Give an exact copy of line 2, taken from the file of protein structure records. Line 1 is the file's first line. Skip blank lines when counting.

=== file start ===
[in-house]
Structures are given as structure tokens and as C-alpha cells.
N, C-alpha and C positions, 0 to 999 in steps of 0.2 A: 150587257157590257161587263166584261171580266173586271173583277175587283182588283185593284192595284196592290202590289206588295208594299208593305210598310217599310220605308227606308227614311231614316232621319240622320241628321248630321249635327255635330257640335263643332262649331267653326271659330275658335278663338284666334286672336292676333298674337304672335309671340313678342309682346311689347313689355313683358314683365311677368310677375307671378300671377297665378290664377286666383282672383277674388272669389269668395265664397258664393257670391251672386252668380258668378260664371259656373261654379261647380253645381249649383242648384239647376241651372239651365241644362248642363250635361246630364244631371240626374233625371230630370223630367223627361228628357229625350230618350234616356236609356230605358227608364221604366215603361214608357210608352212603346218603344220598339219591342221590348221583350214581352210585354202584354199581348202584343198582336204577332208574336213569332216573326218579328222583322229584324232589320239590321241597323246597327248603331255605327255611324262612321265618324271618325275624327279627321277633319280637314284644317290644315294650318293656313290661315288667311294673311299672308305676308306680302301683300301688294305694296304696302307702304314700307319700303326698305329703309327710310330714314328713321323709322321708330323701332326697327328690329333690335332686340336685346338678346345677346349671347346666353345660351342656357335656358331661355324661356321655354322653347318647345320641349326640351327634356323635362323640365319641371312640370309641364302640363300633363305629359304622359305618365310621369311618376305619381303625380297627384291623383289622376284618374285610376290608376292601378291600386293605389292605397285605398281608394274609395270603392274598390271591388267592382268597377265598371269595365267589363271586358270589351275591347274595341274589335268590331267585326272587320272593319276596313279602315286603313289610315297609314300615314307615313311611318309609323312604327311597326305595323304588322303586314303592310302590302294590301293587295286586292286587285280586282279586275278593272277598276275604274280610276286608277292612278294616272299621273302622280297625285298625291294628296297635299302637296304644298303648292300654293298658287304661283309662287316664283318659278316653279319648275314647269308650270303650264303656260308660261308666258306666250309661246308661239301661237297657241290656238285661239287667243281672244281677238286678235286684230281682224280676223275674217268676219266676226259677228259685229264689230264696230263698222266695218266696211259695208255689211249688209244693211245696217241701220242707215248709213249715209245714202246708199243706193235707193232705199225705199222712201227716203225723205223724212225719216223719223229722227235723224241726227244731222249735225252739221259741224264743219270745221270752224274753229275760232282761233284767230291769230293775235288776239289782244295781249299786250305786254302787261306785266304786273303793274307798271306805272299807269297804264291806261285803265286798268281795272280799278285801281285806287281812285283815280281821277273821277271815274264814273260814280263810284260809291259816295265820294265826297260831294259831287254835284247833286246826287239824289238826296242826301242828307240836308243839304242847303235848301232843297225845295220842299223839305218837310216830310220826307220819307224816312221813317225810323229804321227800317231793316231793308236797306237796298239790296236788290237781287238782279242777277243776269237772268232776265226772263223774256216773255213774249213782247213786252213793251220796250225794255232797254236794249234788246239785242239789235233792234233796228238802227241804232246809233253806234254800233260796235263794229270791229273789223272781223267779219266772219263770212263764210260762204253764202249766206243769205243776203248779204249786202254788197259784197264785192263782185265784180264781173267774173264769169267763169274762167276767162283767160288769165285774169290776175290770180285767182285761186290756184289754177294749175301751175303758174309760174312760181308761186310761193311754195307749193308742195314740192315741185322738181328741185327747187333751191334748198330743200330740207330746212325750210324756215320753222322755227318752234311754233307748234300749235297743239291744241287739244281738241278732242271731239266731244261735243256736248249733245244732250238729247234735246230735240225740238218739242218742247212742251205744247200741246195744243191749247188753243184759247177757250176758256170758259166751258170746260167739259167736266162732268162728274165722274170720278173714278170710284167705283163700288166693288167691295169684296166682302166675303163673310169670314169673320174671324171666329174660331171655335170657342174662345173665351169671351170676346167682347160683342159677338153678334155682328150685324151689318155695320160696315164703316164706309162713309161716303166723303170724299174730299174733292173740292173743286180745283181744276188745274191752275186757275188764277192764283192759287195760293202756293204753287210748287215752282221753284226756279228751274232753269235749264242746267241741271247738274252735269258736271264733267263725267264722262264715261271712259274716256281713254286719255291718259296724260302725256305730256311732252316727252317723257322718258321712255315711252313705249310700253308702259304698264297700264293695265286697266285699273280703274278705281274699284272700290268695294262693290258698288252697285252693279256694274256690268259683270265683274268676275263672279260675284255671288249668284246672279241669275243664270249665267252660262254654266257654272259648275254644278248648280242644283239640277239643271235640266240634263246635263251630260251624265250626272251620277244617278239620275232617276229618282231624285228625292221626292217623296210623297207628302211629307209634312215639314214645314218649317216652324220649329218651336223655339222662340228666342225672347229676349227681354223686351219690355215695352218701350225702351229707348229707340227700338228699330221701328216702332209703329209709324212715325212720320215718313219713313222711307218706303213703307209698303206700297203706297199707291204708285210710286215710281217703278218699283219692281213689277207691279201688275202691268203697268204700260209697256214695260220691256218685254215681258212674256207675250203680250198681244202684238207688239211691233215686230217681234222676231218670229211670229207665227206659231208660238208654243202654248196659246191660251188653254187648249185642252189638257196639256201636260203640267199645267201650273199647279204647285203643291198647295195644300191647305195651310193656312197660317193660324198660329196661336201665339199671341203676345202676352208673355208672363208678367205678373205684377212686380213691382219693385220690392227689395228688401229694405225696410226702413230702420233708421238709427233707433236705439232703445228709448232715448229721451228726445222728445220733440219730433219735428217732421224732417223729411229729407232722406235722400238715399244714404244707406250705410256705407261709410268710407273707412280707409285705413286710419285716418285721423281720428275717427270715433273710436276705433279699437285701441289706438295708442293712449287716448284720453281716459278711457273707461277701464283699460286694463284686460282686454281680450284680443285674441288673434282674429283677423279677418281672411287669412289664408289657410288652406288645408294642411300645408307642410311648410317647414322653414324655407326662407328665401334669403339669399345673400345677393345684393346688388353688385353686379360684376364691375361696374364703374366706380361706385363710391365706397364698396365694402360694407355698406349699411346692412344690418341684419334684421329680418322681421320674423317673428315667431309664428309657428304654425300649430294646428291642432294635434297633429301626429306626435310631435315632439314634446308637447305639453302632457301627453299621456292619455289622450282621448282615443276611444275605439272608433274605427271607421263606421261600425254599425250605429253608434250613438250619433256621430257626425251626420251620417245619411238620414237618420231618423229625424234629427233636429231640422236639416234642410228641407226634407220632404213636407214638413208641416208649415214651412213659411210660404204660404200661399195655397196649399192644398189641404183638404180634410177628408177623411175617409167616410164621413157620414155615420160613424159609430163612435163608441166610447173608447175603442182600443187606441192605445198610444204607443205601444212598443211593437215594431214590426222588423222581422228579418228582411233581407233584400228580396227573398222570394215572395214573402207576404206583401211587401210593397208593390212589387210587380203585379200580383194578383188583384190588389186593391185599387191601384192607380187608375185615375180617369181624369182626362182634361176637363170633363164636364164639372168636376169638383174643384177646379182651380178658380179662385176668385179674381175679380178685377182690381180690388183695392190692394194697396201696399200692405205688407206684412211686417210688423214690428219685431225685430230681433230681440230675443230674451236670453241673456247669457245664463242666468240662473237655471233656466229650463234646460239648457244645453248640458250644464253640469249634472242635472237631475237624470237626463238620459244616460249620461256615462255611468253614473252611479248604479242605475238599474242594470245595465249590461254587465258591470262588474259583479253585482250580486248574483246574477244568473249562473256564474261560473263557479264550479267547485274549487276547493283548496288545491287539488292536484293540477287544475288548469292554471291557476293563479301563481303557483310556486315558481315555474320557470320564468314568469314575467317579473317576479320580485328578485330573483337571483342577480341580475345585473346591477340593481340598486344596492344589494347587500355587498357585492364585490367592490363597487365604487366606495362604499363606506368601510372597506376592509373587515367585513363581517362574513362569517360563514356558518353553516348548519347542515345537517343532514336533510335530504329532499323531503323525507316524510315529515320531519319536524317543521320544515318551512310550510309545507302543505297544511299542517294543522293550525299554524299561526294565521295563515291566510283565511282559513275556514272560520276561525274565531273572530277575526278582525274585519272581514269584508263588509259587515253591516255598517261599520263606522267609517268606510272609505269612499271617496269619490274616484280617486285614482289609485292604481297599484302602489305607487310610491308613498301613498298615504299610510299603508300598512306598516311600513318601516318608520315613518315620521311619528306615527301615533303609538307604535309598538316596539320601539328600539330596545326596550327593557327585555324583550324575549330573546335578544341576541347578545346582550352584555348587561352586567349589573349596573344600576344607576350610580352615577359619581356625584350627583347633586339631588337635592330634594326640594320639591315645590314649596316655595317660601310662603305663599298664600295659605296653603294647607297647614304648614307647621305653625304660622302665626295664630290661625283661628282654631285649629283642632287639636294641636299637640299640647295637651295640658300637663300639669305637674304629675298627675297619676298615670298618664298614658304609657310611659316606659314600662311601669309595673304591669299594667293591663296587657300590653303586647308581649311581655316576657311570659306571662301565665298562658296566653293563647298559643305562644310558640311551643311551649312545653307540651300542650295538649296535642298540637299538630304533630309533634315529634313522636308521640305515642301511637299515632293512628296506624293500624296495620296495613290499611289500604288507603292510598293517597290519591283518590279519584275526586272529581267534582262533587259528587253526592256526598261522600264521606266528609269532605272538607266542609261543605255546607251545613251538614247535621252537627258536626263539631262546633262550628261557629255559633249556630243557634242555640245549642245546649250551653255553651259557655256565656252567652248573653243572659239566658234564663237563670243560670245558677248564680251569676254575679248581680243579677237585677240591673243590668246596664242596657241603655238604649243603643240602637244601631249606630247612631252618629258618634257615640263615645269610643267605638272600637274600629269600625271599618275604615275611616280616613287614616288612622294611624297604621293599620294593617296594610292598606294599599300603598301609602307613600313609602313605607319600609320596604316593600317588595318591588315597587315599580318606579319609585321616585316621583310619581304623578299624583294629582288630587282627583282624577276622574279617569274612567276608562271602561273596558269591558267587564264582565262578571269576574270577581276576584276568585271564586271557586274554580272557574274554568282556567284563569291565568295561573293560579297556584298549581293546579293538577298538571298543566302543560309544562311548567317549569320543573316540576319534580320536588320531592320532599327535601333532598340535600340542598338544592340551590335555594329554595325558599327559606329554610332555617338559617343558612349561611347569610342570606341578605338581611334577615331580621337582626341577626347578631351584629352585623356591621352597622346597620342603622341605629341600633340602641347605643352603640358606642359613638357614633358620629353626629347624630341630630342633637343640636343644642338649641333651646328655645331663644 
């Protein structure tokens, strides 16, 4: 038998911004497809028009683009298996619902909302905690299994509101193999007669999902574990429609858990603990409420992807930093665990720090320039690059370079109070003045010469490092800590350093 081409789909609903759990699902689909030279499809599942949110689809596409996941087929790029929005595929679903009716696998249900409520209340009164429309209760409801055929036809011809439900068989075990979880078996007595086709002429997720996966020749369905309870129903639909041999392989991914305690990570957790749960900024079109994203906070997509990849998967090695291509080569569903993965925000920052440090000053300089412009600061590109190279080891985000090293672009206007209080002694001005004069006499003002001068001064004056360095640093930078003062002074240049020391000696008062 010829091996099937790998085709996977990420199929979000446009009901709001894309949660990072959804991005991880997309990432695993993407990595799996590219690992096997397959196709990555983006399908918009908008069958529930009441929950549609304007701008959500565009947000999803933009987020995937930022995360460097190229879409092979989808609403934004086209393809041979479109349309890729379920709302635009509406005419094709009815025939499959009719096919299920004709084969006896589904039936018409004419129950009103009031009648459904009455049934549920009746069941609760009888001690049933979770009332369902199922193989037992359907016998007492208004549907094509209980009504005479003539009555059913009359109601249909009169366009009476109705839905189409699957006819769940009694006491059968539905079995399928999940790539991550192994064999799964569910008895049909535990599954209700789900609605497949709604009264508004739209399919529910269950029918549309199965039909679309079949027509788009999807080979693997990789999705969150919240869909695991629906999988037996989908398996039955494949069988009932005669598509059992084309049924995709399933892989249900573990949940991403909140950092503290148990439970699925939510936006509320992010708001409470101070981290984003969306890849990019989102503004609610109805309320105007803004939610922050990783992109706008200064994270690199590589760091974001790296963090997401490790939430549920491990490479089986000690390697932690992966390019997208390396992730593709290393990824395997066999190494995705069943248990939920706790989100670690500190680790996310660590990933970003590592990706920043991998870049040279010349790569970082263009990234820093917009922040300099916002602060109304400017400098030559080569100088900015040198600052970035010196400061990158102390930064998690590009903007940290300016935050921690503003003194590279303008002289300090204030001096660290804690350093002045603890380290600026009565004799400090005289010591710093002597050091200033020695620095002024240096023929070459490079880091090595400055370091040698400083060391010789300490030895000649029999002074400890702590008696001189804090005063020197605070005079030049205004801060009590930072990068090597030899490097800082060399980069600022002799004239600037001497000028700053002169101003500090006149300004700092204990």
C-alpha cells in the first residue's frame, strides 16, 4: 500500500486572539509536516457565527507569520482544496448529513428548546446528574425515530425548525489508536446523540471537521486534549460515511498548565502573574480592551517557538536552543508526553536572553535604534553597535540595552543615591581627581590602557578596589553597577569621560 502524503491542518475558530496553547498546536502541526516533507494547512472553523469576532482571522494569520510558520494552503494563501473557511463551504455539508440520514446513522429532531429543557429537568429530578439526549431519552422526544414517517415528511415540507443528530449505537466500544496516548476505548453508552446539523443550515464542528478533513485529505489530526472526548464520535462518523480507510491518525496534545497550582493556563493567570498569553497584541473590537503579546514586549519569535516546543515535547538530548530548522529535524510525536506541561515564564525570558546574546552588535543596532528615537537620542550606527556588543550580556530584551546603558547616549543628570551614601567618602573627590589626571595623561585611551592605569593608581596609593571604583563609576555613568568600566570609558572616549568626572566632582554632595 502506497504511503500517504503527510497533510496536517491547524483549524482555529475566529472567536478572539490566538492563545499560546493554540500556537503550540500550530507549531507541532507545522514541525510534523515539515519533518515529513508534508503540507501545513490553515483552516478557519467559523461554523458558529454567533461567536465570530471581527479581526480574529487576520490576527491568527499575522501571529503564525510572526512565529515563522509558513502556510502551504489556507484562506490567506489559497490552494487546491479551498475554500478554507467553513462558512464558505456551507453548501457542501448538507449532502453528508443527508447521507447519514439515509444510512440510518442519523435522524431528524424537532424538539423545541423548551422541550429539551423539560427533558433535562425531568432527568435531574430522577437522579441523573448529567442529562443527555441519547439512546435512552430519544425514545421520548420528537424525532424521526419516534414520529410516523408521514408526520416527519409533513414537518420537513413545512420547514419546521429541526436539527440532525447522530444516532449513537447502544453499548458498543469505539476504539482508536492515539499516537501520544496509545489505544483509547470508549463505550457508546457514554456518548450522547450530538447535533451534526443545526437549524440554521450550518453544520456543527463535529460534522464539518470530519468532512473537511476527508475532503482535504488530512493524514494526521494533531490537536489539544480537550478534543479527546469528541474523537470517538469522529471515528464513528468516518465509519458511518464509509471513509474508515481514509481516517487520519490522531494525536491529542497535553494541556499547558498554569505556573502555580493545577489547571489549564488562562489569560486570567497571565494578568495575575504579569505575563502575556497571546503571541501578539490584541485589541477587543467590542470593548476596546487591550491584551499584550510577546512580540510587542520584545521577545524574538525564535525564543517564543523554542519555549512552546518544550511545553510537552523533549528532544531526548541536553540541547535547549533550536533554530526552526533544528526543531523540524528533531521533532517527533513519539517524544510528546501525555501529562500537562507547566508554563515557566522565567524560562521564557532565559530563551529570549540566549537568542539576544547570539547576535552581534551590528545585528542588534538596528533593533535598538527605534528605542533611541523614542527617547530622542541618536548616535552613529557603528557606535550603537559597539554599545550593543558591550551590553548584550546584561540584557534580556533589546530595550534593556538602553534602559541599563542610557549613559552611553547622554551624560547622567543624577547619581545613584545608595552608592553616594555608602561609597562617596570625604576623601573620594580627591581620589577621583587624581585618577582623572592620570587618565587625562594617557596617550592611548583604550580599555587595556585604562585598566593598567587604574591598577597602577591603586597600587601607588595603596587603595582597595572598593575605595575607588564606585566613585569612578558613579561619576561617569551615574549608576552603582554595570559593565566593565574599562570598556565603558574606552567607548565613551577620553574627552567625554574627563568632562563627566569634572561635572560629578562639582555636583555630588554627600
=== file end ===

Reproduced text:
Structures are given as structure tokens and as C-alpha cells.